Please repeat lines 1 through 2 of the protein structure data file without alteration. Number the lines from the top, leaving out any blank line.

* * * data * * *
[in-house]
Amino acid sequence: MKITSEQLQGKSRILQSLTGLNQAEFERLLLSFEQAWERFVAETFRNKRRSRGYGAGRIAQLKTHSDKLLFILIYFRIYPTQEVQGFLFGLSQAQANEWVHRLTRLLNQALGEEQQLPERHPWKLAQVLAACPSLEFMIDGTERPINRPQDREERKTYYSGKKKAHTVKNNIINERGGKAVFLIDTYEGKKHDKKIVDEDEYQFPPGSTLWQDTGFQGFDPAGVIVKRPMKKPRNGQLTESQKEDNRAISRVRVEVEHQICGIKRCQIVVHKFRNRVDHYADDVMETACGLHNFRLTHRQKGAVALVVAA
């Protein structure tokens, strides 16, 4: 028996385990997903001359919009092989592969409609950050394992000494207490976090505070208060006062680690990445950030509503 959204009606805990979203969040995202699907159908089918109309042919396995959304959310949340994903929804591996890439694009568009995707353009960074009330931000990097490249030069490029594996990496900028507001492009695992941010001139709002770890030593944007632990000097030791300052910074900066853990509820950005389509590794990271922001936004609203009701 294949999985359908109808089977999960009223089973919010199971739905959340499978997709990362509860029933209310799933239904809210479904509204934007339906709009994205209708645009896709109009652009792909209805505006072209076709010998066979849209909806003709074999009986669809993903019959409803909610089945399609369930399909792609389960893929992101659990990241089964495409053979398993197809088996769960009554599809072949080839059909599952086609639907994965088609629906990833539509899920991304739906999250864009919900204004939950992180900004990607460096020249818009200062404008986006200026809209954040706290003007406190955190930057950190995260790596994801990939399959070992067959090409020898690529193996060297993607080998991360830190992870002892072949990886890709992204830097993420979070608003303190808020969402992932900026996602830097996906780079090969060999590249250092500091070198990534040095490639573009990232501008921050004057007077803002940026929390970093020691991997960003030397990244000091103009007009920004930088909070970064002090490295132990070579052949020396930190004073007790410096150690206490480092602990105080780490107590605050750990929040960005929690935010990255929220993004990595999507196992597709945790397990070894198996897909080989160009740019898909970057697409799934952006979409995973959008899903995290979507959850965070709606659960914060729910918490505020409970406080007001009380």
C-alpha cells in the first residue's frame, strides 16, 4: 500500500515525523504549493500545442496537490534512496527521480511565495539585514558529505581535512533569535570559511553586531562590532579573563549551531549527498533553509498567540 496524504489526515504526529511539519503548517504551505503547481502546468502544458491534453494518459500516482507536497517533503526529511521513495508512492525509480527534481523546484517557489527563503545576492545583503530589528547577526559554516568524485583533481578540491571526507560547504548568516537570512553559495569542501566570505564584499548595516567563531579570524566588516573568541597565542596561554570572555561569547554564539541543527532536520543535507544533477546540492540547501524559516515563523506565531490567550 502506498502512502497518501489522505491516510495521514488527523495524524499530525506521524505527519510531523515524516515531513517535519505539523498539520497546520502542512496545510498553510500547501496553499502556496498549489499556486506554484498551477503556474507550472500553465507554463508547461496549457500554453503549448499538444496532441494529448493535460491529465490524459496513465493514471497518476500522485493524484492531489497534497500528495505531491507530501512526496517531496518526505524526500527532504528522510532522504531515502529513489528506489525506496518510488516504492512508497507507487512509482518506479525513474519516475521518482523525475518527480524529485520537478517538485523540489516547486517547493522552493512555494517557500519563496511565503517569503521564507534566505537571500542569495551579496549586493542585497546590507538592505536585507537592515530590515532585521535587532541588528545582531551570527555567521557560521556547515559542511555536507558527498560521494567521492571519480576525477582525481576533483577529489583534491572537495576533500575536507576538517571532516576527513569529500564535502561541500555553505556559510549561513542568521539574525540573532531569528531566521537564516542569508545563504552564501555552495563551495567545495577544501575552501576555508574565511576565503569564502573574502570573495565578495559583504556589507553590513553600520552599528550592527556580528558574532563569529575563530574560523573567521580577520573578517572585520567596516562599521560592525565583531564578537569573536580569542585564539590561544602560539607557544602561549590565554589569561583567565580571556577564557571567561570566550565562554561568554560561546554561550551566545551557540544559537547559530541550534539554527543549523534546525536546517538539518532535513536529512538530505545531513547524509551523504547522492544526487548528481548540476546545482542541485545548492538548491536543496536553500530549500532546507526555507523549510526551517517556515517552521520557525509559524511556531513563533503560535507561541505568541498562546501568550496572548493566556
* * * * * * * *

[in-house]
Amino acid sequence: MKITSEQLQGKSRILQSLTGLNQAEFERLLLSFEQAWERFVAETFRNKRRSRGYGAGRIAQLKTHSDKLLFILIYFRIYPTQEVQGFLFGLSQAQANEWVHRLTRLLNQALGEEQQLPERHPWKLAQVLAACPSLEFMIDGTERPINRPQDREERKTYYSGKKKAHTVKNNIINERGGKAVFLIDTYEGKKHDKKIVDEDEYQFPPGSTLWQDTGFQGFDPAGVIVKRPMKKPRNGQLTESQKEDNRAISRVRVEVEHQICGIKRCQIVVHKFRNRVDHYADDVMETACGLHNFRLTHRQKGAVALVVAA